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baltimore acc show/rosen buyers market

updated wed 25 feb 98


Tom Wirt on tue 24 feb 98

Reading the notes re: the Baltimore ACC prompts me to second the
suggestions that maybe, just maybe the ACC has lost touch with a large
percent of what clay is doing> (This is not meant to upset those who do
the more contemporary work...only to talk to the functional potters
looking for a market. The ACC issue has been hammered over enough in
this forum).

We did about $15,000 in orders in the 4 days at The Phila. Buyers Market.
With reorders that will be about $37,000 and fill over a third of our
production. It's more than double last year's $6,500. This was only our
second year there. (The numbers are not to brag, but to give volume
perspective to those who haven't done this show). Our average order was
$485 and average pot price about $16). A number of our buyers remarked
that they wish there were more highfire (cone6 & above) functional people
there, that this work is hard to find.

Another interesting ?trend? that we seemed to have observed. There were
many buyers whowere also potters who had set up their own shops/showrooms
and are now buying others work for their shops. As people find truly
handmade harder to find, I suspect that the gallery which truly protects
hand made, and showrooms run by makers will be the two main venues for
handmade work.

It is truly awe inspiring to see several hundred potters lined up...all
different...all with quality work. Our repeated comment was, what are WE
doing here? Everyone around us sold out for at least 1998, and Mark
Matsui of WA. sold out through 1999. I know talking to several other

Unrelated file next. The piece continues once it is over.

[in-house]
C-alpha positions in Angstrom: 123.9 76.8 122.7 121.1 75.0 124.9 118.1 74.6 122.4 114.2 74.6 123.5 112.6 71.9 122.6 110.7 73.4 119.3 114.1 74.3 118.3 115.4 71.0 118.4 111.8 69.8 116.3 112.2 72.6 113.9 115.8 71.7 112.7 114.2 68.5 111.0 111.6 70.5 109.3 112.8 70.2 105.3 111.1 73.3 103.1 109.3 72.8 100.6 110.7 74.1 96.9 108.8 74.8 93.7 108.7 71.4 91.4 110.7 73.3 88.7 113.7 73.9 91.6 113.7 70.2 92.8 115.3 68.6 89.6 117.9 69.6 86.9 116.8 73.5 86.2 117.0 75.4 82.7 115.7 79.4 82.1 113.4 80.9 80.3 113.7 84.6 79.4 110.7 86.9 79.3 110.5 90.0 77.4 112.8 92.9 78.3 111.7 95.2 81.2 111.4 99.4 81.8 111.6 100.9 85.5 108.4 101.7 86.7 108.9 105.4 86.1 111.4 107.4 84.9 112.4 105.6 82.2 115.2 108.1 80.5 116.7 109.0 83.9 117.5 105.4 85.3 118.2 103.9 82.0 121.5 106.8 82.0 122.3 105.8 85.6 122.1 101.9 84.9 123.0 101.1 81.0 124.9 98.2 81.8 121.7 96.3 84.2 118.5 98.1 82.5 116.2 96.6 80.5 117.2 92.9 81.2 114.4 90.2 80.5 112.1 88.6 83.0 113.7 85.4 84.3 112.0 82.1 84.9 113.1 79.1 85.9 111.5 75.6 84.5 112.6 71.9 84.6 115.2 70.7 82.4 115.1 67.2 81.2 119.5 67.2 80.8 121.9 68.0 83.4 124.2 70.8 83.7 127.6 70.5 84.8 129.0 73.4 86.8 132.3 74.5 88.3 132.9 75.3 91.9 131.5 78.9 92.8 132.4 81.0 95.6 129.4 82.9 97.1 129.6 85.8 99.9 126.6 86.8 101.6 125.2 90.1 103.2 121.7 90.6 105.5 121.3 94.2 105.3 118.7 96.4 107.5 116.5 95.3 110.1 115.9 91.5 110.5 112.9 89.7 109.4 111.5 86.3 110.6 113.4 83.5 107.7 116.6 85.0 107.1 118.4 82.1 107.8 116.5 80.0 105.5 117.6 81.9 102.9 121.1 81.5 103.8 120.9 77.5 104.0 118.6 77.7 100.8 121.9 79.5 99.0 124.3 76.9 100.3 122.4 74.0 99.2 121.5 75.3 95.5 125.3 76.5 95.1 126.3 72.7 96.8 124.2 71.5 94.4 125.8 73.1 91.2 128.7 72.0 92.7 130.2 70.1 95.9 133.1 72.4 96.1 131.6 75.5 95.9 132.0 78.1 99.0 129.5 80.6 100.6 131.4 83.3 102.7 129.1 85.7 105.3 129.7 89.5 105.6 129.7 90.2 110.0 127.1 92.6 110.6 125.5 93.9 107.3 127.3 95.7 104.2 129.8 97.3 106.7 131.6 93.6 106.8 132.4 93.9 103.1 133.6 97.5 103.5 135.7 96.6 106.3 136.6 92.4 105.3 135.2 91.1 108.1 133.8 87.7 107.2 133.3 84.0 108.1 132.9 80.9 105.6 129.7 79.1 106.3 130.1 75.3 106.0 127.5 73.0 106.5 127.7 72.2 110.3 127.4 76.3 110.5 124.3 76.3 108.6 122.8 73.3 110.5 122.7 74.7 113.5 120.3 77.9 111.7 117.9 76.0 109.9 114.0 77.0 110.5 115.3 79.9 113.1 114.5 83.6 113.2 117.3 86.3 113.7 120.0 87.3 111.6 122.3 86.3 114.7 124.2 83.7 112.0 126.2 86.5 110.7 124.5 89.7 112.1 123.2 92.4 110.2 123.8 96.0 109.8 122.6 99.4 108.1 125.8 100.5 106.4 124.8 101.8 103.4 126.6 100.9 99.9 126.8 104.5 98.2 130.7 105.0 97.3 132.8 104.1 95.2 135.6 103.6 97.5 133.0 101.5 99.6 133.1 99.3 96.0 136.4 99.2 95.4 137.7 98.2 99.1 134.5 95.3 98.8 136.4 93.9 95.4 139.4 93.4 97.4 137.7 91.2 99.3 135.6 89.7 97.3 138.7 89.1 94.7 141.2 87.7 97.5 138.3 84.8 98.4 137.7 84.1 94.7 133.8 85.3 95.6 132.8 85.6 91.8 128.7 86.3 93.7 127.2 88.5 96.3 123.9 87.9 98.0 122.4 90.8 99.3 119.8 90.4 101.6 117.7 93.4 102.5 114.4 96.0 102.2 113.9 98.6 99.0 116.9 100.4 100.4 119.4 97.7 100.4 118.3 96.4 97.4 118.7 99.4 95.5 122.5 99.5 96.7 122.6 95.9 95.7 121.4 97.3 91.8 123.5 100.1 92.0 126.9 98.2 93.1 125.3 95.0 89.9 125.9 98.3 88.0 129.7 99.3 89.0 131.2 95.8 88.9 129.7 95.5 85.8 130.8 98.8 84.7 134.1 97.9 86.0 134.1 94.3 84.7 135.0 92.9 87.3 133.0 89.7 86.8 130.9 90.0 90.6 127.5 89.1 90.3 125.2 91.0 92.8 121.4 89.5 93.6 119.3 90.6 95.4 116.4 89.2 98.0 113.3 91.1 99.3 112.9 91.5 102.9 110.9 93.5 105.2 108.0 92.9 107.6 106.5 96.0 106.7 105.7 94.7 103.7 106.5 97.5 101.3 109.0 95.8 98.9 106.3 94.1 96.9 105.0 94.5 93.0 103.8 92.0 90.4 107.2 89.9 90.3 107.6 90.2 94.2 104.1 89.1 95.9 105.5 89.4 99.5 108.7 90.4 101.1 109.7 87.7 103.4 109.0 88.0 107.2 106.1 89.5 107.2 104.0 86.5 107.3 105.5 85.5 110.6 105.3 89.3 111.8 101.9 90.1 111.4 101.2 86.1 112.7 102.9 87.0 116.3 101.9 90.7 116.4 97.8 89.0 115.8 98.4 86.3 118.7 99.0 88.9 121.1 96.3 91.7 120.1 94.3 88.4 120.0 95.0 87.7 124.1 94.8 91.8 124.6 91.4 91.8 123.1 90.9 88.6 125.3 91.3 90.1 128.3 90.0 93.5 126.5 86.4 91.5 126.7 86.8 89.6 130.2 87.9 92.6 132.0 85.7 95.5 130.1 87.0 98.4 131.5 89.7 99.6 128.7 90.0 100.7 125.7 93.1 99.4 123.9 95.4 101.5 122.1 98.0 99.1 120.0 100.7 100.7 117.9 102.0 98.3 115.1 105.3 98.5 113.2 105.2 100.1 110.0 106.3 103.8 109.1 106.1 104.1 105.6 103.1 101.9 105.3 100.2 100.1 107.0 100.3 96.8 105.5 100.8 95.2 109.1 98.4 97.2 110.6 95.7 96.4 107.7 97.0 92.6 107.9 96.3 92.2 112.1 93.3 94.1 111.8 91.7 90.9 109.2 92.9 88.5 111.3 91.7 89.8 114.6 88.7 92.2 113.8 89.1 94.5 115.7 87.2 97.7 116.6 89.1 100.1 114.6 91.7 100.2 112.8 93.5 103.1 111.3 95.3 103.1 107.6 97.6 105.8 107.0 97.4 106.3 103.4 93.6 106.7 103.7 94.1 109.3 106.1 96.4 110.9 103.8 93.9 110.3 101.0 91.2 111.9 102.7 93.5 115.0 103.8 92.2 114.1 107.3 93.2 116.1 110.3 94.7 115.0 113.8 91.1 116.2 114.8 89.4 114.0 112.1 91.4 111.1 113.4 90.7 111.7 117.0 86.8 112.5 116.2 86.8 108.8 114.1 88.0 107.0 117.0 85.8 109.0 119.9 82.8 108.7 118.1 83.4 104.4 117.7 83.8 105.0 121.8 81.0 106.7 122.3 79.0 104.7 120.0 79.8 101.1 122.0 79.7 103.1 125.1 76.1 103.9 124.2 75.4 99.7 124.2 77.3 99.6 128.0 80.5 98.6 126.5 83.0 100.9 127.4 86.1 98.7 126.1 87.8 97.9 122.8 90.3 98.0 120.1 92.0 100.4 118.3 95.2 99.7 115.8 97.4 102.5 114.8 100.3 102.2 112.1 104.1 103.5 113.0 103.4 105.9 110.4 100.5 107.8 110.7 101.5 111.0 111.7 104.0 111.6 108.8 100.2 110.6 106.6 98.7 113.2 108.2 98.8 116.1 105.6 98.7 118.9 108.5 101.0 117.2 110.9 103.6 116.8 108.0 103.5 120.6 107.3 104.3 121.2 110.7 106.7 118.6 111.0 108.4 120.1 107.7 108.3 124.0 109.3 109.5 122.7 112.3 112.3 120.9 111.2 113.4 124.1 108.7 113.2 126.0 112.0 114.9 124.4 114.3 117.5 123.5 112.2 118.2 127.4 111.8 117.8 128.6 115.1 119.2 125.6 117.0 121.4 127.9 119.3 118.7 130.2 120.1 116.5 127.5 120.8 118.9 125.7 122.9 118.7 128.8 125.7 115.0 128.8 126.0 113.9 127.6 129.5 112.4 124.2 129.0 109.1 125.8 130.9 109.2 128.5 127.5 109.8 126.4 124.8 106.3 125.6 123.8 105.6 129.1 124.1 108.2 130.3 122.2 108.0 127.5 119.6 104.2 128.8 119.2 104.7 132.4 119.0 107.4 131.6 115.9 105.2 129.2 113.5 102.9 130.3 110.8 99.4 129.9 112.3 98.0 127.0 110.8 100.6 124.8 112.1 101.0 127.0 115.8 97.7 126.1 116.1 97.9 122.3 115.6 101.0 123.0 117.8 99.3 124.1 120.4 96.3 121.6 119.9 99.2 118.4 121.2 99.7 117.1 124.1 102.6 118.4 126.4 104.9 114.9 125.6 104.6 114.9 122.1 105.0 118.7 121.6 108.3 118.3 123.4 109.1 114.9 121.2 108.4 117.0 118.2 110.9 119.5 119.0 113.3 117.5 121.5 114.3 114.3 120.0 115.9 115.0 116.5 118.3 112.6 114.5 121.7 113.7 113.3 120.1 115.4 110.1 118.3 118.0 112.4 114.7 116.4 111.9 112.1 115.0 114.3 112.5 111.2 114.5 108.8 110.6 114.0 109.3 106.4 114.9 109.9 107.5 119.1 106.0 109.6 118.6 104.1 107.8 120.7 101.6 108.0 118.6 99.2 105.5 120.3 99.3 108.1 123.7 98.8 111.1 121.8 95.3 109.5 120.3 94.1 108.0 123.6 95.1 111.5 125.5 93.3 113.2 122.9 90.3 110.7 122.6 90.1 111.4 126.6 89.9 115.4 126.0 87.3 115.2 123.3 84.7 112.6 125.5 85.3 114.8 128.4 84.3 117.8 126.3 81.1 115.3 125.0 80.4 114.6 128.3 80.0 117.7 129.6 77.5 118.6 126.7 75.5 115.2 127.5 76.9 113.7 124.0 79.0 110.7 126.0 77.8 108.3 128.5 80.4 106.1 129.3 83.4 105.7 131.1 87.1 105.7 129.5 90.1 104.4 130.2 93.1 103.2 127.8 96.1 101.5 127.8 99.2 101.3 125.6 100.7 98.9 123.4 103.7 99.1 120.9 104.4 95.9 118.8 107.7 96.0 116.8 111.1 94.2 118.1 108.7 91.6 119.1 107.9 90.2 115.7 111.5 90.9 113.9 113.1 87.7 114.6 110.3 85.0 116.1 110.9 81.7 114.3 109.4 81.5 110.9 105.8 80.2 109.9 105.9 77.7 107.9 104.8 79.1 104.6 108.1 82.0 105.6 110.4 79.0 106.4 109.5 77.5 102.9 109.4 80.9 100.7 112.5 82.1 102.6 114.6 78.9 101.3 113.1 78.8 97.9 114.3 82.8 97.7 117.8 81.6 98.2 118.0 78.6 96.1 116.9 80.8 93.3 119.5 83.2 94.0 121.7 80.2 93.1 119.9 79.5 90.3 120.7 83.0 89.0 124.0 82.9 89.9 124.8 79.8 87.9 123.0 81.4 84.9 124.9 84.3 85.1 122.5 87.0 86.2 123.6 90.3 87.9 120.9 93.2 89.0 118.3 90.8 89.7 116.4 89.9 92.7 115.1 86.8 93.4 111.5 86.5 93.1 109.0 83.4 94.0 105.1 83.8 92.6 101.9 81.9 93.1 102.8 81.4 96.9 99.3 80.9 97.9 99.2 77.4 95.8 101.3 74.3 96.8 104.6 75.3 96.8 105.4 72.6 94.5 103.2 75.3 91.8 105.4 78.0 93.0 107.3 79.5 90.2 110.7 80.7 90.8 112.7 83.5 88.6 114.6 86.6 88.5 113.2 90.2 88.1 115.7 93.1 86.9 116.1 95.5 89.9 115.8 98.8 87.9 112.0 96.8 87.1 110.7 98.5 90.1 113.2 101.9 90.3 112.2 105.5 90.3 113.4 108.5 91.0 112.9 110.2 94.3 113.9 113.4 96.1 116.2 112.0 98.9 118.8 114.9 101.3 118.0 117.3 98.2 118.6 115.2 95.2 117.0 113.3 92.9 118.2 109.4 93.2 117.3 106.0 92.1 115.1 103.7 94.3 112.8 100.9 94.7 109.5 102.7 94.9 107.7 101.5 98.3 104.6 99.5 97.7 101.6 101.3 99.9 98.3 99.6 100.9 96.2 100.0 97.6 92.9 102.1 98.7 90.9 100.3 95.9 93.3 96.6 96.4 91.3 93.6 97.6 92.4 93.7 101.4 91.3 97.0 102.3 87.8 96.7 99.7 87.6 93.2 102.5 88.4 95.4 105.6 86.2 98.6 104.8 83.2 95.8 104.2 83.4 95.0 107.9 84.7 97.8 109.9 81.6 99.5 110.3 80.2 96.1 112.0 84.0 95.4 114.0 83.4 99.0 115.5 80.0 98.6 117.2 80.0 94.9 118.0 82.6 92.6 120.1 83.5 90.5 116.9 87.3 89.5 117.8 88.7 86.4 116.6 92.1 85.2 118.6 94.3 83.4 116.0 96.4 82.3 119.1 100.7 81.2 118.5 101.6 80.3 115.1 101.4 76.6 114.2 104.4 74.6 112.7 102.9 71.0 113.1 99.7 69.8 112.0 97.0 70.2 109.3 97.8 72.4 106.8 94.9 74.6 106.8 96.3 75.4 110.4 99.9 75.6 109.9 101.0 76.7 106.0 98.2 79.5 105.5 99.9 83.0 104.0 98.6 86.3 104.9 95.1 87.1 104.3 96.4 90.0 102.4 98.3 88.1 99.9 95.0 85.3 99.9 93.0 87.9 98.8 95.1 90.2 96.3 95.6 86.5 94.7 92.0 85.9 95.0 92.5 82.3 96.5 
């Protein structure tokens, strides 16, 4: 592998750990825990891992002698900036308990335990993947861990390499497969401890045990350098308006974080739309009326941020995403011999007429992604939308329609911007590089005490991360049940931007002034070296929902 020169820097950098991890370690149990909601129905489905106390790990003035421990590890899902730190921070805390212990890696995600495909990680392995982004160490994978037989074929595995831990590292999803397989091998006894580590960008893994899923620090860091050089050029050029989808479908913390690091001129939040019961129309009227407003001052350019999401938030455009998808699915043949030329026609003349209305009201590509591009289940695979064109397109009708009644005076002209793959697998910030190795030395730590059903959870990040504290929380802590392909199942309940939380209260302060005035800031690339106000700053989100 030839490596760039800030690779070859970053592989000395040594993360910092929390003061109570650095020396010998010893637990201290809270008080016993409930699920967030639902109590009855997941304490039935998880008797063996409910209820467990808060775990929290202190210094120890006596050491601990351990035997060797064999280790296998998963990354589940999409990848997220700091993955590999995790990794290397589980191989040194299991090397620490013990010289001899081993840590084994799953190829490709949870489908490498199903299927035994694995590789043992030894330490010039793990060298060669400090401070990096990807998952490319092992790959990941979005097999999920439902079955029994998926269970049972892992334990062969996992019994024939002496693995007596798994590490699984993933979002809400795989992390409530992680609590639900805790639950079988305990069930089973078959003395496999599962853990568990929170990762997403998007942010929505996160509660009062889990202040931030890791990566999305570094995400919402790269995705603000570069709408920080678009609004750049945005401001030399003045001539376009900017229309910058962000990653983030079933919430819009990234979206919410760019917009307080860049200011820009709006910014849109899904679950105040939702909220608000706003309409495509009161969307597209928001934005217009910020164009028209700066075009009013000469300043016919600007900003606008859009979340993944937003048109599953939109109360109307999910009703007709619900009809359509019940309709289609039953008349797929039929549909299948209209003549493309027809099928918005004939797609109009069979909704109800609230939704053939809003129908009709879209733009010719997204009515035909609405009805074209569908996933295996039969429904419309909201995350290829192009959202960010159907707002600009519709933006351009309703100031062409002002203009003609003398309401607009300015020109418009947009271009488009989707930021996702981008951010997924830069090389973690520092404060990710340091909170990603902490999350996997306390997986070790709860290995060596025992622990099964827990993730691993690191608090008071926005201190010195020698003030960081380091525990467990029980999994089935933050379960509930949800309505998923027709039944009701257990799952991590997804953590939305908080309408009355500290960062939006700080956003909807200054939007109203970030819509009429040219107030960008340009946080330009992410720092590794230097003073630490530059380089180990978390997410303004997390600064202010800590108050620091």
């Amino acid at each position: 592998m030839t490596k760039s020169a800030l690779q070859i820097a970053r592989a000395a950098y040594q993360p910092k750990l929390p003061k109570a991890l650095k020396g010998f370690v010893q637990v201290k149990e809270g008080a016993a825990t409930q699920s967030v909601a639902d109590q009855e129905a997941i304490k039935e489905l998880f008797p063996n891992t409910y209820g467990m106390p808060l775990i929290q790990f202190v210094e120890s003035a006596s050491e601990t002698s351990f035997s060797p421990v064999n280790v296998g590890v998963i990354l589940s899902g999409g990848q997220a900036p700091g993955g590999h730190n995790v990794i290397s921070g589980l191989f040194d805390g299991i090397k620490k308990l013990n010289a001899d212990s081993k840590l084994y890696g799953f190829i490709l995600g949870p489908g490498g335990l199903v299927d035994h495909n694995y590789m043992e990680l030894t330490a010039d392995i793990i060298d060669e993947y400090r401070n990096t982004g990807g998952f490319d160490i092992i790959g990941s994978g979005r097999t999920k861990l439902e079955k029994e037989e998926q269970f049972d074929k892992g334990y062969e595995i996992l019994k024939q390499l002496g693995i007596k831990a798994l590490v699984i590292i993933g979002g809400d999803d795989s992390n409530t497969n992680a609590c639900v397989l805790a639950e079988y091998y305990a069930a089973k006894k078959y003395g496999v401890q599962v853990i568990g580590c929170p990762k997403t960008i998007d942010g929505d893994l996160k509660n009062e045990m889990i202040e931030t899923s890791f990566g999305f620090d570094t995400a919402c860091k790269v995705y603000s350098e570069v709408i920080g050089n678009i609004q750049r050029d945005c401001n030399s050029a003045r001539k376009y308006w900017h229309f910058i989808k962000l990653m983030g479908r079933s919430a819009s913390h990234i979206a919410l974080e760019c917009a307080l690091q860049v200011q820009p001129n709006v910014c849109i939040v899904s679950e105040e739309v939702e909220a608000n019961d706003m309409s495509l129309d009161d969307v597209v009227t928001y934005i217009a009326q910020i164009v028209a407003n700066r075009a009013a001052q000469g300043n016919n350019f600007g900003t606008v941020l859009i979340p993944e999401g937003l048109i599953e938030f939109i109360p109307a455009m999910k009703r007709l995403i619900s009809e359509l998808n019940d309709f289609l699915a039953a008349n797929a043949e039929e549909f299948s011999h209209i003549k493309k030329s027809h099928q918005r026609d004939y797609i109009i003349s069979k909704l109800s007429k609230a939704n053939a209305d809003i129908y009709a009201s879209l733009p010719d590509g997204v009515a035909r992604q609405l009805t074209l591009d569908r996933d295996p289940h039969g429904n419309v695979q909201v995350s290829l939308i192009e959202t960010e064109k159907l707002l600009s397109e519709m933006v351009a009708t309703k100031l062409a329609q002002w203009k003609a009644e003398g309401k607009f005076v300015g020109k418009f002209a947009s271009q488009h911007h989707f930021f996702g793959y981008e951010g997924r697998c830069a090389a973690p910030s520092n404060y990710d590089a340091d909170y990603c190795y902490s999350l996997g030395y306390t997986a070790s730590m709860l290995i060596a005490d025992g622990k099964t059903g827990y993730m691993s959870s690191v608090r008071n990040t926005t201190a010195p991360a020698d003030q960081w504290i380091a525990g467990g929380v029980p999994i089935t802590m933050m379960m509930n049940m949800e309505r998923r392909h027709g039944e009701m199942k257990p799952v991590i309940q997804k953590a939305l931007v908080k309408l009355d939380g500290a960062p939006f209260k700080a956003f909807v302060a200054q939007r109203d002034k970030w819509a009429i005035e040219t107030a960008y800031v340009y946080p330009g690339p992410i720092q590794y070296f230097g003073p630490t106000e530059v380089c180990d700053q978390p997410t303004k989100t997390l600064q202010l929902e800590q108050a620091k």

functional potters, most were very to extremely happy with the show.

A couple of keys we've discovered in doing the wholesale shows, the first
question most buyers ask is "what's new"? It is up to us to bring 3 or 4
new products and maybe a new glaze treatment each year. Otherwise I
suspect your sales will slip. Lighting is critical and a nice display,
but it certainly doesn't have to be art in itself. It's probably best if
it shows the work in a typical retail setting.

Also, you must be prepared with production schedules to be able to spread
your shipping to realistic dates. And have some kind of modest catalog,
price sheet and glaze sheet.

There was a lot of lowfire majolica type work and I don't know how that
sold as there was none near us. But I also sensed a rekindling of
interest in highfire functional. While all the work is quality, Wendy
does a great job of balancing known people with newcomers. And a great
job in supporting people who are new to the wholesale market. We started
to make the switch a couple of years ago when we realized that the wear
and tear of doing 12-20 reatil shows a year would quickly burn us out.
Now we're down to 5 for this year plus 2 wholesale shows (probably only
one next year). We're looking forward to planting some garden this year
and maybe taking a few Sundays off.

The one 'bummer' at the show was caused by a supplier, Aftosa, who had
the bad taste to hand out a sheet soliciting for offshore production
reproduction at The Buyers Market for American Craft. I have sent back
my catalog to them and written that we will no longer buy from them. A
couple of our buyers got ahold of the sheets and were outraged that
someone would do this.

Don't want to drag this out. Just to make the point that the market
seems to be as strong as ever, and that there is life beyond ACC. I'd
strongly look at doing Phila in July rather than the Chicago ACC if
you're looking to boost late year sales. (If this sounds like a
commercial, I have no connection to Rosen, just a very satisfied

Tom Wirt
Clay Coyote Pottery
Hutchinson, MN